Travel Webcast
Canadian Travel Press
Issue Date: Jun 22, 2020
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Preparing for a world of differences

A conversation with Philip Mondor, President and CEO, TOURISM HR CANADA

BOB MOWAT

This week, Tourism HR Canada’s Philip Mondor talks about the new realities of tourism in the aftermath COVID-19 and the roles that travel agents and tour operators will play in this new world.

Mondor

In May, tourism employment increased by 83,900 jobs. This increase is equal to 9.5% of the drop in employment (881,700) that occurred between February and April.

It won’t be easy for many tourism businesses and, unfortunately, some will not survive. The sector was impacted by the pandemic early and will be one of the last to recover. Government support and investments in recovery strategies will help ensure the sector rebounds and comes out stronger than ever.

What about business strategies? It is, and this is probably a bit of an understatement, a changed world. The kind of strategies that worked in 2019 probably won’t work in 2020. Can Tourism HR Canada offer any guidance in this area? Working from home. Shortened work week. Retraining or improving skills.

The new reality of tourism in the aftermath of COVID-19 is hard to predict, but we can anticipate different travel patterns, revised growth scenarios, new products and services for new markets, increased use of technology, added regulations or protocols, increased public-private partnerships, and more. Tourism will be very different. Businesses will need to rapidly adapt their business practices to survive, and this means they need to build capacity and prioritize investments towards building a skilled, flexible, and resilient workforce.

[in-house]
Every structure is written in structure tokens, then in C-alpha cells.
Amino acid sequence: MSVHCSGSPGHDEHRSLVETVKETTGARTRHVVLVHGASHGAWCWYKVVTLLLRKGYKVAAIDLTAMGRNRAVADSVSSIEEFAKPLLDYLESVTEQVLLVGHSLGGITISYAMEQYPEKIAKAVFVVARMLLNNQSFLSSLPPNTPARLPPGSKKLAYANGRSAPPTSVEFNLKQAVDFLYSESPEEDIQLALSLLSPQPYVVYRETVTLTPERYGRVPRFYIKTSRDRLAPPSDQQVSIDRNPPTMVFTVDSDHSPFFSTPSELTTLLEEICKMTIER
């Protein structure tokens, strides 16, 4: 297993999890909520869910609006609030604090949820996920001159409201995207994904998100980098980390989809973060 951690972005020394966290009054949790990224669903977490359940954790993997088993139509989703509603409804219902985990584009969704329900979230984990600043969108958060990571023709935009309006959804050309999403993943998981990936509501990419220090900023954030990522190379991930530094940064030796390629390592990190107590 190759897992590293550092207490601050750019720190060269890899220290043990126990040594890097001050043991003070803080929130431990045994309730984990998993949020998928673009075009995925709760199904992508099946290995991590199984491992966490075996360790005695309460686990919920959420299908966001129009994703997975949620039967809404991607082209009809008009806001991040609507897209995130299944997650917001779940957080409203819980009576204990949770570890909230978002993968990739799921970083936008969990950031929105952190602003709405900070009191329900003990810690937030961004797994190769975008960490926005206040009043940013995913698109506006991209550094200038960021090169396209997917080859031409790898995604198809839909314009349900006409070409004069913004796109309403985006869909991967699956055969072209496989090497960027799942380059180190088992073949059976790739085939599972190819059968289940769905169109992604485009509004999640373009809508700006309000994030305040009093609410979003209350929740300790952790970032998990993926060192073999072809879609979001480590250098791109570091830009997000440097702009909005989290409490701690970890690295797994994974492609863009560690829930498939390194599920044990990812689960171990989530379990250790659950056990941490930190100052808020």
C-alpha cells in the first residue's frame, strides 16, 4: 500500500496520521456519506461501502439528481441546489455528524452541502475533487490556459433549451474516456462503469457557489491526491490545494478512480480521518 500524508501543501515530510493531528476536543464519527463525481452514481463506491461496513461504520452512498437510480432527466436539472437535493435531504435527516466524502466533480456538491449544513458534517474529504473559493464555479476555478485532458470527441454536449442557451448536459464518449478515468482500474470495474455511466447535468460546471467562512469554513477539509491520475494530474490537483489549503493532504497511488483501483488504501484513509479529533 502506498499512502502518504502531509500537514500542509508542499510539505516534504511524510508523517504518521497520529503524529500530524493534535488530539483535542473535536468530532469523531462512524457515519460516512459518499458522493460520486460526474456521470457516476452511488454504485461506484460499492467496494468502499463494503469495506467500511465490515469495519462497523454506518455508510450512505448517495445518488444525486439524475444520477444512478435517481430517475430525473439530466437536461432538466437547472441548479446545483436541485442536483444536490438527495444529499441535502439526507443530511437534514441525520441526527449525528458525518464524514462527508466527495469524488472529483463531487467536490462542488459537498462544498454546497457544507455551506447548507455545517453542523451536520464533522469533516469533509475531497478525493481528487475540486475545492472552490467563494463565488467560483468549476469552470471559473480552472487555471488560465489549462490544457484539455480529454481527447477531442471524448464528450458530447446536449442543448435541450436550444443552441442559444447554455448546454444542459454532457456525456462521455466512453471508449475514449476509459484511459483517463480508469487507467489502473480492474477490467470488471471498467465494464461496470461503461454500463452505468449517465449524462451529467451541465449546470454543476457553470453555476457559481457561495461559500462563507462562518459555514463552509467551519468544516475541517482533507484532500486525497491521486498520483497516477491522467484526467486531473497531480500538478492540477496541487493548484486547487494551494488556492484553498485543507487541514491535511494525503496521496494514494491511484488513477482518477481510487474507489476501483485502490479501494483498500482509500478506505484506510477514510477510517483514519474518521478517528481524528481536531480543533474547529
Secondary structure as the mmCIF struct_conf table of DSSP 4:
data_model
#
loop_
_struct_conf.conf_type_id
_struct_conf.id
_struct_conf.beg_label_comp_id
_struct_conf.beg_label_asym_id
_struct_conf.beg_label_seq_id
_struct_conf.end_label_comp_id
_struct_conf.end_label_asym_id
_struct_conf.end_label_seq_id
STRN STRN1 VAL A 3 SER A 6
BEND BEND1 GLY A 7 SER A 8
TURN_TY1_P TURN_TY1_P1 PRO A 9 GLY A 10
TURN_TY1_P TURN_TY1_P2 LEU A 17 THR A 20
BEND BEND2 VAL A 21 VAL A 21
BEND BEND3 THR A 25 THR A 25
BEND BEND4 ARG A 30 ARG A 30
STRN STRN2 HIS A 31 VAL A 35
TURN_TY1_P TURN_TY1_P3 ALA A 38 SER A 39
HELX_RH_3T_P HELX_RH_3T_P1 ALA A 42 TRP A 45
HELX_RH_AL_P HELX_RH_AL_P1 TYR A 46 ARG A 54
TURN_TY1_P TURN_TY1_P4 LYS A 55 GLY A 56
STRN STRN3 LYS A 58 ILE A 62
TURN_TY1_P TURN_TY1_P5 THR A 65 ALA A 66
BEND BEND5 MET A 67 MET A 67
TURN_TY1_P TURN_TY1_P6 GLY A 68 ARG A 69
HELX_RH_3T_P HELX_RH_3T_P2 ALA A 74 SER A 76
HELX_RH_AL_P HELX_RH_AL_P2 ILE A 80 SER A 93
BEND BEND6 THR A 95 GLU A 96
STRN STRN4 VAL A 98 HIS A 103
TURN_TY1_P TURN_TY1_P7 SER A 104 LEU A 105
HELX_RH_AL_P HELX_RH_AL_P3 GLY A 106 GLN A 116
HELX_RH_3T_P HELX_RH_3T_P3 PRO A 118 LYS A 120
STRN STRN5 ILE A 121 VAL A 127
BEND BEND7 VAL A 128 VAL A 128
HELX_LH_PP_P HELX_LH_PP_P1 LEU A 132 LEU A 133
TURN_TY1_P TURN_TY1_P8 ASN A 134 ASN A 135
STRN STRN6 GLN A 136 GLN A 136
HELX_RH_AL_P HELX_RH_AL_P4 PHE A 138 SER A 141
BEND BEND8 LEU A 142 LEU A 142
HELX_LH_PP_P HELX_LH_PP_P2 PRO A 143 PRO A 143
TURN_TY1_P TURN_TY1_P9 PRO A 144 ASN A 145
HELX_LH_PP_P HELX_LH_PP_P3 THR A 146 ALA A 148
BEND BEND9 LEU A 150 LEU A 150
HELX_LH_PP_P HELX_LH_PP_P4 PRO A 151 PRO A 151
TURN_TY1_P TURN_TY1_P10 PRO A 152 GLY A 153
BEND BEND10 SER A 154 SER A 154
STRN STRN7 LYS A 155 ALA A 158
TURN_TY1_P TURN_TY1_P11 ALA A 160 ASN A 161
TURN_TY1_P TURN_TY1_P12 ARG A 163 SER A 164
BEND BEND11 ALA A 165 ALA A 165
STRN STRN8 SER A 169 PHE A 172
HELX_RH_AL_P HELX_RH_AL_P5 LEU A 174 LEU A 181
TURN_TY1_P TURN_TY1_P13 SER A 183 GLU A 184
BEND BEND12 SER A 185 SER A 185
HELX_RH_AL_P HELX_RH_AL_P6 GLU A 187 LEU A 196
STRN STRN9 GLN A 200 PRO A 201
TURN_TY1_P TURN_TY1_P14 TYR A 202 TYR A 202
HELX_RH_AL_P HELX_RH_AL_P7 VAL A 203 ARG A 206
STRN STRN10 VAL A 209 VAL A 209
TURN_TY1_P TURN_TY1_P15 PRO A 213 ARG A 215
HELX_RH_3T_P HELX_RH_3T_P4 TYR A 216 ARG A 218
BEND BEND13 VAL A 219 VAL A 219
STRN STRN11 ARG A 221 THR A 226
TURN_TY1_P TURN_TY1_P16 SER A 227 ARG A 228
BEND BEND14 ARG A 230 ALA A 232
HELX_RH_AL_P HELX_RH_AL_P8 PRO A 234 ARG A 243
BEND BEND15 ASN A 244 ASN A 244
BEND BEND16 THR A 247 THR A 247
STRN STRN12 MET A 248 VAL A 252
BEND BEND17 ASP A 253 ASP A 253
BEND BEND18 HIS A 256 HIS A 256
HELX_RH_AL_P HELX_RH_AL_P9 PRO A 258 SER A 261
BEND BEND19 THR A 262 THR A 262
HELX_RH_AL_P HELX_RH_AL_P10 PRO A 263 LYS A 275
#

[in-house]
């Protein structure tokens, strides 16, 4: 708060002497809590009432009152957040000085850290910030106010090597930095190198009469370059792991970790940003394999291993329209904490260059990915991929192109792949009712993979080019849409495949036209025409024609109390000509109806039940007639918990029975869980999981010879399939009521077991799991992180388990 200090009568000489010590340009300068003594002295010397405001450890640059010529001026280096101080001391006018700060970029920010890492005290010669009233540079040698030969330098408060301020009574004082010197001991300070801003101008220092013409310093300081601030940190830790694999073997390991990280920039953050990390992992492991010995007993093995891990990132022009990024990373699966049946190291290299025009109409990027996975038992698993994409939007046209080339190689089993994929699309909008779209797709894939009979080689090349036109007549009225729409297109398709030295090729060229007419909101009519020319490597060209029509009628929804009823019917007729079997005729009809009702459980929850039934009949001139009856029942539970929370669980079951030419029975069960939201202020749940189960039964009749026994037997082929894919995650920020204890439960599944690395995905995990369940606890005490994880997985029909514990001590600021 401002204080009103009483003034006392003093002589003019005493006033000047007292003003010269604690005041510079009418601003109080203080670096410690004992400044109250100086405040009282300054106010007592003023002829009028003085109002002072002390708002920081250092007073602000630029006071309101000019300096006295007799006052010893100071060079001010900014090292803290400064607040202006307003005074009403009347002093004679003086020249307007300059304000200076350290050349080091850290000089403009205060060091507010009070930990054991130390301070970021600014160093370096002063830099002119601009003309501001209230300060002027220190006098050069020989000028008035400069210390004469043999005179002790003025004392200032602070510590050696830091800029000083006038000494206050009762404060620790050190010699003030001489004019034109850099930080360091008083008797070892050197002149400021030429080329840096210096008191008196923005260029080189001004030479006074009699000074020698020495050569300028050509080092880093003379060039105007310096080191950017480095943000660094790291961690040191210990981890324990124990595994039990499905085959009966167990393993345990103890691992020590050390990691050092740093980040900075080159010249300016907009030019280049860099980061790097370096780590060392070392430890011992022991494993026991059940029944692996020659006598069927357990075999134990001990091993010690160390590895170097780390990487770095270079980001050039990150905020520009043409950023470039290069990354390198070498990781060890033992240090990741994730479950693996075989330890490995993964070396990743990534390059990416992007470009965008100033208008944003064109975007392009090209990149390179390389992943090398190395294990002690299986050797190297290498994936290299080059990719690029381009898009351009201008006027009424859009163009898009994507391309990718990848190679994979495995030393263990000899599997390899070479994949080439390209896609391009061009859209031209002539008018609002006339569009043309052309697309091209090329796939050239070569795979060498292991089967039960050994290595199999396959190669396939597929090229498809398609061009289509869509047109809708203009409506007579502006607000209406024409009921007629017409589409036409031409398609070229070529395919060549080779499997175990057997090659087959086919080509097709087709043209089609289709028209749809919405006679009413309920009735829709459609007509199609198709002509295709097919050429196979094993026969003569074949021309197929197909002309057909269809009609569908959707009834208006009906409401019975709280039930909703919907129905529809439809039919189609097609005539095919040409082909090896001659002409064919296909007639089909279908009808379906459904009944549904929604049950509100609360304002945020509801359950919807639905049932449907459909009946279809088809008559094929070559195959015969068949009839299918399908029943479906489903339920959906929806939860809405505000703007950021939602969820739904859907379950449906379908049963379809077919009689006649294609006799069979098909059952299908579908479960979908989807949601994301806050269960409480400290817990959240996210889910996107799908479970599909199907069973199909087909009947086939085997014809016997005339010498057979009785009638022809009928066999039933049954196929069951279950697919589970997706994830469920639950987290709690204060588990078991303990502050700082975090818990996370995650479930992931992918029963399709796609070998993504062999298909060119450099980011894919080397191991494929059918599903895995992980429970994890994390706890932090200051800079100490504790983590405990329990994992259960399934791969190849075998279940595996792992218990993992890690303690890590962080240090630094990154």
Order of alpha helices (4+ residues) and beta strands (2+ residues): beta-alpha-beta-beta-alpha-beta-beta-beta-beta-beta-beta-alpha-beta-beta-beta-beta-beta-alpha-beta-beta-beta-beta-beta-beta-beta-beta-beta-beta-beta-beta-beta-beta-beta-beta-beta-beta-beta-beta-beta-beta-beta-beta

The Workforce Recovery Toolkit is essentially a compendium of new business strategies that will help small and medium tourism businesses navigate and thrive post COVID. The topics are far-ranging and will grow. Some examples include:

  • Developing targeted marketing strategies aimed at new markets
  • Refinancing and accessing capital
  • Reforming the business model/plan
  • Product development
  • Managing supply chain risk and disruption
  • Building public-private partnerships
  • Dealing with crisis communication

And it’s more than skills for business owners that are needed.

For example, frontline and direct customer-facing roles require enhanced training in hygiene and cleaning, and mid-level and supervisory roles are seeking knowledge and skills related to new workforce management practices, risk management and operations.

Tourism HR Canada has a battery of programs to address these immediate needs.

One of the areas that Tourism HR Canada has talked about is the creation or shifting of industry roles. Can you explain what you mean by this? Could it be applied to the travel agent or tour operator sector?

Let’s talk about travel agents and tour operators specifically.